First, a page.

The Disease Ecology, Epidemiology, Clinical Manifestations, and Management of Trichinellosis Linked to Consumption of Wild Animal Meat.Wilderness Environ Med. 2020 Jun; 31(2):235-244.WE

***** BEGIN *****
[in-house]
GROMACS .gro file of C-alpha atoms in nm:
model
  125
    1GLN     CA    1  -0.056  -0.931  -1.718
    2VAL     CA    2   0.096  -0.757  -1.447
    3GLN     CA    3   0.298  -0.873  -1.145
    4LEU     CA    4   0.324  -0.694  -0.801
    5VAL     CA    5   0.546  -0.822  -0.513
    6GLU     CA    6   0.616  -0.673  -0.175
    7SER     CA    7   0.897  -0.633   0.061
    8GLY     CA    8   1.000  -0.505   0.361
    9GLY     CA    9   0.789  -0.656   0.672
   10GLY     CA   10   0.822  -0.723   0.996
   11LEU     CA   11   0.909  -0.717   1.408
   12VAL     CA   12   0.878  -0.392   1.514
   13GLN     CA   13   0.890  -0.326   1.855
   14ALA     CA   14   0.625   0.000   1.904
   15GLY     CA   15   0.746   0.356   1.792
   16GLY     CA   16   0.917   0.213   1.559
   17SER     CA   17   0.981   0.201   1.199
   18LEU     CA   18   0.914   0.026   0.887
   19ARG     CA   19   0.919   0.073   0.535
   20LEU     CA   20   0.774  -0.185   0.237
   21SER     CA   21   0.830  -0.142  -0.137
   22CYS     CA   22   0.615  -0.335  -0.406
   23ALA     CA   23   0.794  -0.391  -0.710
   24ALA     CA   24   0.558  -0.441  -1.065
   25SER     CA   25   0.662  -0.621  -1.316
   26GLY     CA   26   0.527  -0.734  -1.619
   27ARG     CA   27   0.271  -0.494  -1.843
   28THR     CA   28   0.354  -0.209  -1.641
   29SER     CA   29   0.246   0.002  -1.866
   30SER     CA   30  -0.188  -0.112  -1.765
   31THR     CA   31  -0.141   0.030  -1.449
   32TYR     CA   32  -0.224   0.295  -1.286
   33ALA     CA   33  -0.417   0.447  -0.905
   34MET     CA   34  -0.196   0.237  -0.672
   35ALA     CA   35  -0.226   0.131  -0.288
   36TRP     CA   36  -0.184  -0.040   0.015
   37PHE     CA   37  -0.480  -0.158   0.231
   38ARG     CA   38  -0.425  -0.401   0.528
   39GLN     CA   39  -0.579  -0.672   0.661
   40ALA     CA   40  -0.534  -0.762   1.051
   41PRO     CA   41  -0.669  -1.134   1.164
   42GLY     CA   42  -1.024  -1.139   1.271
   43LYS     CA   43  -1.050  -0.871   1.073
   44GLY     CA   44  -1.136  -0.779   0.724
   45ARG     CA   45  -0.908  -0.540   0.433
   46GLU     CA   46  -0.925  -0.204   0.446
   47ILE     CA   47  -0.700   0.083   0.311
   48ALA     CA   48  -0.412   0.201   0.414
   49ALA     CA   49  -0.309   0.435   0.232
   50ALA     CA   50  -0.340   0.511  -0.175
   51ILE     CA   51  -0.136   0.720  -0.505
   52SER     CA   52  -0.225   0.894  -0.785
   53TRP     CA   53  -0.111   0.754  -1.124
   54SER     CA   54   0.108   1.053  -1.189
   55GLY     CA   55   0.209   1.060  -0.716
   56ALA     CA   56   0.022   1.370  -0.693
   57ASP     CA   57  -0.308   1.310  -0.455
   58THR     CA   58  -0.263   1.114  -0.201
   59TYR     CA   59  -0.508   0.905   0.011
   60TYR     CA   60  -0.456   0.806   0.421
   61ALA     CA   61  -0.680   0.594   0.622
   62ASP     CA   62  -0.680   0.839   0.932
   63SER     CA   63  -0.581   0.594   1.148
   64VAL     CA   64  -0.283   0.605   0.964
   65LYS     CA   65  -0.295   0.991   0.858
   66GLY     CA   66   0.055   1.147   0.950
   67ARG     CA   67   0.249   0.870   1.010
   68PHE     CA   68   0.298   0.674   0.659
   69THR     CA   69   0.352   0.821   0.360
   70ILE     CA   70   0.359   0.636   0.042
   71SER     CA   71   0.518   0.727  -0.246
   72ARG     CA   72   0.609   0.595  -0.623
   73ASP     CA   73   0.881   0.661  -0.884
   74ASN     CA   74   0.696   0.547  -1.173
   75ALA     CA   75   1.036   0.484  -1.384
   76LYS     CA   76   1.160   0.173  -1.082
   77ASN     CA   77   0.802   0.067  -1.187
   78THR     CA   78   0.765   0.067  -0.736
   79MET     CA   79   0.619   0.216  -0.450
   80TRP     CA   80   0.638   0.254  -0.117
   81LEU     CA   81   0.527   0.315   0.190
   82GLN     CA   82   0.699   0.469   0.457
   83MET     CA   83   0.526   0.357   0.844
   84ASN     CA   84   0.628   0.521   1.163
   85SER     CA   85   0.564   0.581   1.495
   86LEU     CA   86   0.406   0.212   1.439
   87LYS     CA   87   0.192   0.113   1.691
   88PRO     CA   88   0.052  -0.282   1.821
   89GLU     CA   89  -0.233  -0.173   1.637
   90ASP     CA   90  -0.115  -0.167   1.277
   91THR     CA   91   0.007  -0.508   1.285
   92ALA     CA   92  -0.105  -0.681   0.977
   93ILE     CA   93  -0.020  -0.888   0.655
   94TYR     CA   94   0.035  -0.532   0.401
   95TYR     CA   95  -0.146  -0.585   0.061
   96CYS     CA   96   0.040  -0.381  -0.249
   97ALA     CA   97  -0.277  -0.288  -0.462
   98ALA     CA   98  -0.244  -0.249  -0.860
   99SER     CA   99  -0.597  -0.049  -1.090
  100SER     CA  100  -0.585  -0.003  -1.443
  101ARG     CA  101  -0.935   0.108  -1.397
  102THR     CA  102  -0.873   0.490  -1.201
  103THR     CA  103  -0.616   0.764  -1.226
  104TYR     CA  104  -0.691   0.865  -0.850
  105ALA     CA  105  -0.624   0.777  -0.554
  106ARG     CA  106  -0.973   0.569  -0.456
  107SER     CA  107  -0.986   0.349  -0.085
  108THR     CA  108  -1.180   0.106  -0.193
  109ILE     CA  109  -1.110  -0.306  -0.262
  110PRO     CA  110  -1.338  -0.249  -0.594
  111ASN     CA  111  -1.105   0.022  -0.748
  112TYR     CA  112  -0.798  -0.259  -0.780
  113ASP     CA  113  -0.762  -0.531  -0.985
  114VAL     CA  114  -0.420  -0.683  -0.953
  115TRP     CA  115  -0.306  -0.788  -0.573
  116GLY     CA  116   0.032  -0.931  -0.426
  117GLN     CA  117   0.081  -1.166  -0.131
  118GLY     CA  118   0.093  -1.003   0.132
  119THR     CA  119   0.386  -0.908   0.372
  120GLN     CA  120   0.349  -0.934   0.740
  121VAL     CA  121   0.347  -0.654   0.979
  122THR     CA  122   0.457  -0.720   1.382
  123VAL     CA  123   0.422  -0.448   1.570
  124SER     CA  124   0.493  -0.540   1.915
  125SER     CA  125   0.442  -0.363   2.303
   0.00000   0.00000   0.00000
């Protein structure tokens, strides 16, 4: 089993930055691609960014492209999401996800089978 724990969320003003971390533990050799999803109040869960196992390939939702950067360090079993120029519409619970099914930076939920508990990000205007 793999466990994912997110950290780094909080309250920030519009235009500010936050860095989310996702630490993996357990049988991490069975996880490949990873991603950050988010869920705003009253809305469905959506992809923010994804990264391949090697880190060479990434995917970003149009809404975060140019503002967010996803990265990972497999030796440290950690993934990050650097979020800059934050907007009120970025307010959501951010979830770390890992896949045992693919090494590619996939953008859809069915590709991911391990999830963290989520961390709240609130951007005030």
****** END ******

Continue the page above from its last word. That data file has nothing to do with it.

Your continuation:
Historically, human trichinellosis was caused by Trichinella spiralis and transmitted to humans by consumption of undercooked domestic pork. Today, most cases of trichinellosis are caused by other Trichinella species and transmitted by consumption of raw or undercooked wild game meats. Given the increasing global prevalence of wild animal meat-linked trichinellosis, the objectives of this review are: 1) to describe the life cycle and global distribution of Trichinella worms; 2) to describe the changing epidemiology of trichinellosis; 3) to describe the clinical phases of trichinellosis; 4) to recommend the latest diagnostic tests; and 5) to recommend treatment and prevention strategies. Internet search engines were queried with keywords as subject headings to meet the objectives of this review. Although trichinellosis surveillance systems and laws regulating commercial pork production have limited T spiralis-caused trichinellosis in Europe and the United States, trichinellosis due to consumption of raw and undercooked wild boar and feral hog meat continues to occur throughout Southeast Asia. Trichinellosis due to consumption of raw or undercooked meats of other infected game, such as bear, deer, moose, and walrus, continues to occur worldwide. Only adherence to hygienic practices when preparing wild game meats and cooking wild game meats to recommended internal temperatures can prevent transmission of trichinellosis to humans. Wilderness medicine clinicians should be prepared to advise hunters and the public on the risks of game meat-linked trichinellosis and on how to diagnose and treat trichinellosis to prevent fatal complications.